One of the most endearing things about the resurgent movie juggernaut that is the Star Wars series is the re-entry into the public eye of the once and present Luke Skywalker, Mark Hamill. On Friday’s Late Show With Stephen Colbert, Hamill showed his willingness—not to say eagerness—to portray Luke again at pretty much any opportunity, donning a middle-aged version of the young Luke’s white Tatooine garb for a sketch where the hunted Jedi tries to sneak past Colbert’s snooty Mos Eisley maître d’ to hide out from the First Order. (The sketch takes place, as Colbert put it, in the 30-year gap between Return Of The Jedi and the present day. Or, the “long time ago in a galaxy far, far away” present day. You get it.) Sure, all the bantha poop and Jar Jar jokes are affectionately grown-worthy, but at least we got to hear Colbert sing the cantina song.
It’s all pretty adorable, especially as lifelong Star Wars fan Colbert was obviously as delighted to be doing it as is the ever-game Hamill. In their follow-up interview, the pair bonded over their shared love of all things Star Wars, with a little stop over in the Batman universe, where, as Colbert noted, a recent poll named Hamill’s version of The Joker (from Batman: The Animated Series and assorted films) the definitive version of the character. Colbert, who similarly got to live out his nerdiest dreams when Peter Jackson put him in The Hobbit: The Desolation of Smaug for a few precious seconds, was, sadly, unable to get Hamill to divulge any secrets from the upcoming The Last Jedi (opening December 15). “I know you can’t tell us anything, conceded Colbert, before pleading, “So tell us everything!” (No dice—not even the damned color of Luke’s lightsaber, for crying out loud.)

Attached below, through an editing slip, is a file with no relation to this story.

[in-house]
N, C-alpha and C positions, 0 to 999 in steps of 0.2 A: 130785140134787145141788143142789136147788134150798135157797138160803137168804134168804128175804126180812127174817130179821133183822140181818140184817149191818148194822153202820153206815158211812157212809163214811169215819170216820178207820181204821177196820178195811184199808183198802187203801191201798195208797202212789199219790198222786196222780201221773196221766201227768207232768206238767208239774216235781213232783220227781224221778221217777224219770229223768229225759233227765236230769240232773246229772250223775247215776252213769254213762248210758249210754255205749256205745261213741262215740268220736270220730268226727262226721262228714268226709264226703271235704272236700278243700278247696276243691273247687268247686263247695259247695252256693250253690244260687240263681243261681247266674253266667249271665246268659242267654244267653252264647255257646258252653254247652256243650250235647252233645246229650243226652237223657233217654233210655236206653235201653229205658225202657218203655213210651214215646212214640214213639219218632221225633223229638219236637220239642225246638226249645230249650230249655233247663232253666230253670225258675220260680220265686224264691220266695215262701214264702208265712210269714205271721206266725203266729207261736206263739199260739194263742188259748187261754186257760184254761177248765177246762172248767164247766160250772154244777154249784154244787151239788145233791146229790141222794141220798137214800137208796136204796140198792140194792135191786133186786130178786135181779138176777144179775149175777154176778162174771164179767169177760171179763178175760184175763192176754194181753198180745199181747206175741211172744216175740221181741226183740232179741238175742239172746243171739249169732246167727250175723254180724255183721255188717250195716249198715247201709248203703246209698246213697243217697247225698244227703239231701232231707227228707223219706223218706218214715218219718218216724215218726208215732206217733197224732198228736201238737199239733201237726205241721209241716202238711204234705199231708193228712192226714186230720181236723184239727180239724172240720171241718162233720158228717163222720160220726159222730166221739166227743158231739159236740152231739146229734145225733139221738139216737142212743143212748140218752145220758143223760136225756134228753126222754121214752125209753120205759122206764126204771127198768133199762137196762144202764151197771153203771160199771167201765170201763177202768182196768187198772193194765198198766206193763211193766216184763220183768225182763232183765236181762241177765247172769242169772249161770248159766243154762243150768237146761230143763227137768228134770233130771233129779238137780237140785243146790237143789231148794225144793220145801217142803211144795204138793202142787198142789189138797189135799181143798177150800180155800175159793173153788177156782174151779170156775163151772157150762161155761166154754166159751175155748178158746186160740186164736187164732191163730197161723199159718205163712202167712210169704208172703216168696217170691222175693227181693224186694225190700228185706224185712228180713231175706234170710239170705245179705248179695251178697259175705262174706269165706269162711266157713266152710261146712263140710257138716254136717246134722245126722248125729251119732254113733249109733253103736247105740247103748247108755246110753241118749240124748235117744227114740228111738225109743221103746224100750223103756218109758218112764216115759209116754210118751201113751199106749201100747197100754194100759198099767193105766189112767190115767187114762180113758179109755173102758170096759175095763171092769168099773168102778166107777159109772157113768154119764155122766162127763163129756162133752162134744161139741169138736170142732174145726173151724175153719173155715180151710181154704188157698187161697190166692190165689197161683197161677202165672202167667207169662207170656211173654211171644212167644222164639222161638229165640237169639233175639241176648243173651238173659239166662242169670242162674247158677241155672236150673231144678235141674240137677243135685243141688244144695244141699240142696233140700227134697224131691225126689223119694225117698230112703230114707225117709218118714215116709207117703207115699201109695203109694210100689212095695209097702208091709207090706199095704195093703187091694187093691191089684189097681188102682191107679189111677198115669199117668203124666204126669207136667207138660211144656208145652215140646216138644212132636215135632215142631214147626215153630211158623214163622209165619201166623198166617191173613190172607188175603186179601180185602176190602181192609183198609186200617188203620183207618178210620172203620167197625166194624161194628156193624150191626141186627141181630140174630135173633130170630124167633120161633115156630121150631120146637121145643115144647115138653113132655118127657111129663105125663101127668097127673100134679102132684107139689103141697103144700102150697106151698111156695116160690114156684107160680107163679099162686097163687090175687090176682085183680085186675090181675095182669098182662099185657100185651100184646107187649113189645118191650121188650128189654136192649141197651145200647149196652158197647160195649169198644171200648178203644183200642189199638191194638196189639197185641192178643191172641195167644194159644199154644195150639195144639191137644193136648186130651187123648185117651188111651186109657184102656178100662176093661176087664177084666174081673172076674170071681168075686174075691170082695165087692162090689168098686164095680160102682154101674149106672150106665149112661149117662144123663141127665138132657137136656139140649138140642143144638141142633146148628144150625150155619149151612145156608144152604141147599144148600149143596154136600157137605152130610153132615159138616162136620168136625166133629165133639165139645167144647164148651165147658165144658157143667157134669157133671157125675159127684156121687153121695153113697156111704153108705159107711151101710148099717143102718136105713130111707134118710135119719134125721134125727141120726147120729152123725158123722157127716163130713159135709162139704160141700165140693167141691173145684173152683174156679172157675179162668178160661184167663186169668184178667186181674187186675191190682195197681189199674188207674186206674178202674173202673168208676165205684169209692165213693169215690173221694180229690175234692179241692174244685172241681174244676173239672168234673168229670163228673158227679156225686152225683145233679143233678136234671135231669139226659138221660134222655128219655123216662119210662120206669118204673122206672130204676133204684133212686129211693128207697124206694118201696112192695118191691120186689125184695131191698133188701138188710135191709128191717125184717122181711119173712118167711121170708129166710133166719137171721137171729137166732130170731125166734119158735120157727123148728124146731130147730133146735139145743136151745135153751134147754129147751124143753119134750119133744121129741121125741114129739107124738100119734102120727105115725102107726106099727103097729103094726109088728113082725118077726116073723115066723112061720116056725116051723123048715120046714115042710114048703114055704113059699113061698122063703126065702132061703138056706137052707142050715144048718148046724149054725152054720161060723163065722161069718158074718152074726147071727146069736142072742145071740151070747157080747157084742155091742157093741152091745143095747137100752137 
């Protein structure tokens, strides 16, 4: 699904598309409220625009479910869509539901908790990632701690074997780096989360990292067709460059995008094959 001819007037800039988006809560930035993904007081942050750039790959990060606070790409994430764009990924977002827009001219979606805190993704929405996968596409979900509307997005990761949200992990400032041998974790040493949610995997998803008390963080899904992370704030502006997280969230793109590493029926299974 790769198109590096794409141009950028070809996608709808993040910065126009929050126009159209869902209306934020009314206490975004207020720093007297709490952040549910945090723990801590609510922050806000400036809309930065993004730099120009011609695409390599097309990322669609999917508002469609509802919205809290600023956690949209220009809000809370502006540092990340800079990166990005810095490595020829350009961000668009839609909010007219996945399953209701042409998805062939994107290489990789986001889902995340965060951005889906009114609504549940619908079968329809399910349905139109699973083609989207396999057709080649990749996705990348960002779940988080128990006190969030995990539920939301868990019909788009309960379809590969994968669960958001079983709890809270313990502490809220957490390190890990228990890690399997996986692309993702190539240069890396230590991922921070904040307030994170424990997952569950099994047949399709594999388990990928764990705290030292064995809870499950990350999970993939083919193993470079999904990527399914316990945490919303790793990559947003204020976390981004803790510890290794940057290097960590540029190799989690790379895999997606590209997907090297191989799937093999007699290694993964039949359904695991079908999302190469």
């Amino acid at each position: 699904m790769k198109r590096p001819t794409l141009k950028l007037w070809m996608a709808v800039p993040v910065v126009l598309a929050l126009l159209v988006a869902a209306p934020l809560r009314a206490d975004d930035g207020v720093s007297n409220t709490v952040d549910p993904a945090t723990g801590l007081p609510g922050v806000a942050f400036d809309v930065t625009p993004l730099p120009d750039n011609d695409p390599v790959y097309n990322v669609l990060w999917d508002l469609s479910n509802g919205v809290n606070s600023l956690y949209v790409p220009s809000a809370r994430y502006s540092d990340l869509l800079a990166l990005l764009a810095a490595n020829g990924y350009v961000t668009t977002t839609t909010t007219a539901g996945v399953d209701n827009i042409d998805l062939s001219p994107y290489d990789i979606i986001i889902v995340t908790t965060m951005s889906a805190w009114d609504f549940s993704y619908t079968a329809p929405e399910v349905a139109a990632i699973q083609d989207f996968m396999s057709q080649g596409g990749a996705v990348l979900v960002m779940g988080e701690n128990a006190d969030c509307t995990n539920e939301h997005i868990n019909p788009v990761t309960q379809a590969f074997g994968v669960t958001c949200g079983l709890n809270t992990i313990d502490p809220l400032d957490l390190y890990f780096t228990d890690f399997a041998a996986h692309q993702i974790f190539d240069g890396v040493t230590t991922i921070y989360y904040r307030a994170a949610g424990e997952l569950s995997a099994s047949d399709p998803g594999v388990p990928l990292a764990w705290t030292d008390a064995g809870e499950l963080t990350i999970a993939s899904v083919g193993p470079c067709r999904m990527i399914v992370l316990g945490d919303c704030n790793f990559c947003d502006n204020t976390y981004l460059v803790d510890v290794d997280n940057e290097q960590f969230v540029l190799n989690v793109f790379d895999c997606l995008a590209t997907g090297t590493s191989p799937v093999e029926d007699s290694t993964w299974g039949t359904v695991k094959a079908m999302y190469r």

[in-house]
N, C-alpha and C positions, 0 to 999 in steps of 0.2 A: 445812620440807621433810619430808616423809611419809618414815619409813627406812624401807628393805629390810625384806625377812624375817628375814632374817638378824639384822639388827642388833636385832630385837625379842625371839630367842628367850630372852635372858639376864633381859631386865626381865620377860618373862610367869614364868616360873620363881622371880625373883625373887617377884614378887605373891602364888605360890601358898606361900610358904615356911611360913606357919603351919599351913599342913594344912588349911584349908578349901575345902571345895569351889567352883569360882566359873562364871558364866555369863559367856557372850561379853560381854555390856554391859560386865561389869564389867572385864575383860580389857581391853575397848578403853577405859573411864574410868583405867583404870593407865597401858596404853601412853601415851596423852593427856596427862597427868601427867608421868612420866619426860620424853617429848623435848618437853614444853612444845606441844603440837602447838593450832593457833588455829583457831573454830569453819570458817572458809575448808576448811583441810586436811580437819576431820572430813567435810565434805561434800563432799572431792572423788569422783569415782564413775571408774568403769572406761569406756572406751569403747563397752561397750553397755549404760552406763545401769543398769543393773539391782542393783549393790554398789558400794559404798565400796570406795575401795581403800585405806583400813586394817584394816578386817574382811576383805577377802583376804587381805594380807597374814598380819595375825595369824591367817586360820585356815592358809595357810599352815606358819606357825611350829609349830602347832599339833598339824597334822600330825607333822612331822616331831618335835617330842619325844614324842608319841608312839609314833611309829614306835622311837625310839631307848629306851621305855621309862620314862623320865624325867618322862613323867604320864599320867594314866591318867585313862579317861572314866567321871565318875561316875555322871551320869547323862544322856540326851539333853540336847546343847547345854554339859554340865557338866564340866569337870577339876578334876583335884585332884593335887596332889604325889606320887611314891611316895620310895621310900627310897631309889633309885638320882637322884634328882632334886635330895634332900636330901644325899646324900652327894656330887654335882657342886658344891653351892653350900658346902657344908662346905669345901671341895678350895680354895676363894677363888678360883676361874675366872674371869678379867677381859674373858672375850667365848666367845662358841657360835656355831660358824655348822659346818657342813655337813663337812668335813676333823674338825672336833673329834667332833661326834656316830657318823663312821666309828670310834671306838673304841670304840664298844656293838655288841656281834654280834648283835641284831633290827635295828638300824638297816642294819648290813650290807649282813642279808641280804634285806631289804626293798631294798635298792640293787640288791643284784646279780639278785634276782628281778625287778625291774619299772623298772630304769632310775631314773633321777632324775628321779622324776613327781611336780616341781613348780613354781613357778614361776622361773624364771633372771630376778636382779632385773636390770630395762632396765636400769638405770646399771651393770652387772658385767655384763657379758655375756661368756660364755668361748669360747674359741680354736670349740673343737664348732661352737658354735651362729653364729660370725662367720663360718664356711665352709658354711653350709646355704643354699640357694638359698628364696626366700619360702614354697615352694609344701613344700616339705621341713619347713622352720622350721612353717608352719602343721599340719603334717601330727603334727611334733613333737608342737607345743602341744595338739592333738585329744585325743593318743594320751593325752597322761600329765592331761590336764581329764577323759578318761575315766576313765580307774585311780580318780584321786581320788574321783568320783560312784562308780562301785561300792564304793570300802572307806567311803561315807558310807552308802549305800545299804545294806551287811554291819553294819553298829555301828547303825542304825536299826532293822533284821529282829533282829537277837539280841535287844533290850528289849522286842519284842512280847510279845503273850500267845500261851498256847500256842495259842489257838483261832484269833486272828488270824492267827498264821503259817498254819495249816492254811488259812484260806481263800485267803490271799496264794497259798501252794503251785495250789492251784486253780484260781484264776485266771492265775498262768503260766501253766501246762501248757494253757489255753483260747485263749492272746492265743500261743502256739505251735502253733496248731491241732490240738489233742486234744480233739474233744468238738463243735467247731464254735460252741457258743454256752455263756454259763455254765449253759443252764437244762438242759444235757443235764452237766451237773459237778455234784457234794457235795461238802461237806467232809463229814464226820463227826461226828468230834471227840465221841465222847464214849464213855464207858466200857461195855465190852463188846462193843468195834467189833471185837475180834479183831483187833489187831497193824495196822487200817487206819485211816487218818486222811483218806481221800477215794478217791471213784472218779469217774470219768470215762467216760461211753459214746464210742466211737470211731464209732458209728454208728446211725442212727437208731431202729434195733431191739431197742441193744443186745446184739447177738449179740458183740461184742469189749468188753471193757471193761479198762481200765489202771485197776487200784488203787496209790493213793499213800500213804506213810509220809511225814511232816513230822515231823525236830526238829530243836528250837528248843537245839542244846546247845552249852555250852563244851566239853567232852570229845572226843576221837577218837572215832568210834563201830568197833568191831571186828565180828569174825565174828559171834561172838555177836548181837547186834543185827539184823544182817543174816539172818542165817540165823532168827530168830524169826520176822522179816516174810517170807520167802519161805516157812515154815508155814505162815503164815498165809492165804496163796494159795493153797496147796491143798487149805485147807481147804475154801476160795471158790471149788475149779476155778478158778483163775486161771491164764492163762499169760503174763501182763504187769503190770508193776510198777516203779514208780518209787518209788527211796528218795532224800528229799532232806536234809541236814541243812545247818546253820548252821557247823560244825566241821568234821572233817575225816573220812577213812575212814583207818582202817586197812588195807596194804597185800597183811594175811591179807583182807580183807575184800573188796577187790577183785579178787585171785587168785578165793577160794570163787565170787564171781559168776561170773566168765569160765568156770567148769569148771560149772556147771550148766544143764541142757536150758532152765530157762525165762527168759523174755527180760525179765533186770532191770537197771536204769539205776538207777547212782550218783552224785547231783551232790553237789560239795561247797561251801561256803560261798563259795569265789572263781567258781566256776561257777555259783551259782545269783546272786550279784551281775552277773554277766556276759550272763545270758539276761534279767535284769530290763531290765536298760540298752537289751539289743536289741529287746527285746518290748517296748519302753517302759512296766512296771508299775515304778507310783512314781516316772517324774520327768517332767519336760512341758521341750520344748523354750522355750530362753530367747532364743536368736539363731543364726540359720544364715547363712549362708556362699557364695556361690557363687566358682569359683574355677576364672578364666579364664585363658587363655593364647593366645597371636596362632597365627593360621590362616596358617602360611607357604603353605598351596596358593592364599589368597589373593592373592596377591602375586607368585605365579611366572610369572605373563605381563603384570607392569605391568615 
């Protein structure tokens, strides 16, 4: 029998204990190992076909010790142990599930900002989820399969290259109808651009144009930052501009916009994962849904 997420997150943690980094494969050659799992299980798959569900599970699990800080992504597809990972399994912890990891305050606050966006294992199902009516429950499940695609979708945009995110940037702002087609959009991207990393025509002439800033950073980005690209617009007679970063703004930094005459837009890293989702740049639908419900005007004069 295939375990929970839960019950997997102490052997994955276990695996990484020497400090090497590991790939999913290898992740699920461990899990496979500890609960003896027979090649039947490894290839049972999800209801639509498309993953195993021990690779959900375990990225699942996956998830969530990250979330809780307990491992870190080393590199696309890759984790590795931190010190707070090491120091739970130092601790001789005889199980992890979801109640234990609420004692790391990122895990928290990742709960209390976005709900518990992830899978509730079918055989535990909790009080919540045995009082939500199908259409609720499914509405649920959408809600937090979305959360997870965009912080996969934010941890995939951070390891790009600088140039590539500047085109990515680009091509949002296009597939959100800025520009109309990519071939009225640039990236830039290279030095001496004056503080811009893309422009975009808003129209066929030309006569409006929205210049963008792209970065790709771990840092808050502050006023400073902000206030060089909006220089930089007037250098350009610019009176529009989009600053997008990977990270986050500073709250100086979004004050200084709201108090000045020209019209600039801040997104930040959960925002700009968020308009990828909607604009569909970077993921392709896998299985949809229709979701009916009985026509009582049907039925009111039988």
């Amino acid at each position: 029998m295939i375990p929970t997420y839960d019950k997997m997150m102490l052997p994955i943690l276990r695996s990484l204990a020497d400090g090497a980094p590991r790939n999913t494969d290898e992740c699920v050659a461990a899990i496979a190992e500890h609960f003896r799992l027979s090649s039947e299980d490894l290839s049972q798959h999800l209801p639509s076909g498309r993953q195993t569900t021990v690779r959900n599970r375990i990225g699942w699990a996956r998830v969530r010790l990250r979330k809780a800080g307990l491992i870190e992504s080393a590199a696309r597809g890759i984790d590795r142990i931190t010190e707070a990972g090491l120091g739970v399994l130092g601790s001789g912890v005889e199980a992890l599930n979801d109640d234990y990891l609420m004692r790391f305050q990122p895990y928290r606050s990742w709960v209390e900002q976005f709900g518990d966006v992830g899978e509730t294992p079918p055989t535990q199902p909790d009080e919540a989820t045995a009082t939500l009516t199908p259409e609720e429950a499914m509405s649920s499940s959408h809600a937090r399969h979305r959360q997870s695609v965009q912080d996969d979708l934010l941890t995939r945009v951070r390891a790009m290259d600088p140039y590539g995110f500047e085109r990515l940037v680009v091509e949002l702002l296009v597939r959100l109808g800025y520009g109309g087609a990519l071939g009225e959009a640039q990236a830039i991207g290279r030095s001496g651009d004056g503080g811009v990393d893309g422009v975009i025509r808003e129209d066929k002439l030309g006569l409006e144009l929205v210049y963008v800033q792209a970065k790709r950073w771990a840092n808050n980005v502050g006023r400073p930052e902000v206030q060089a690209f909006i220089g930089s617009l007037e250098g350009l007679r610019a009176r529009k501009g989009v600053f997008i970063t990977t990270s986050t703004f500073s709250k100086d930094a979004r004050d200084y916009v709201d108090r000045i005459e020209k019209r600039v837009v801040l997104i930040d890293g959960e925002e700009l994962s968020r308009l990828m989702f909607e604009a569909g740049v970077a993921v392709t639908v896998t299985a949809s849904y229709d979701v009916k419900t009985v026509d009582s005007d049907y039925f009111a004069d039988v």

Regardless, the two gushed over the movies, and each other, and were generally delightful as Hamill enthused repeatedly, “You guys, I can’t tell you how much fun I’m having,” while the smiling Colbert confided, “The 13-year-old in me is going insane right now.” As the conversation went on, Hamill spoke earnestly about those he terms the “U.P.F.s” (“ultra-passionate fans”) of the Star Wars films, and how they continually approach him with stories about how the films’ escapist tales of heroism and adventure have helped them through tough times. “Real life is really unpleasant at times,” said Hamill, “and this is a good way to forget.” Colbert, who spent his Friday monologue running down, among other things, the fact that the president spent his day openly campaigning for an outspoken bigot and seriously alleged pedophile, seemed to agree.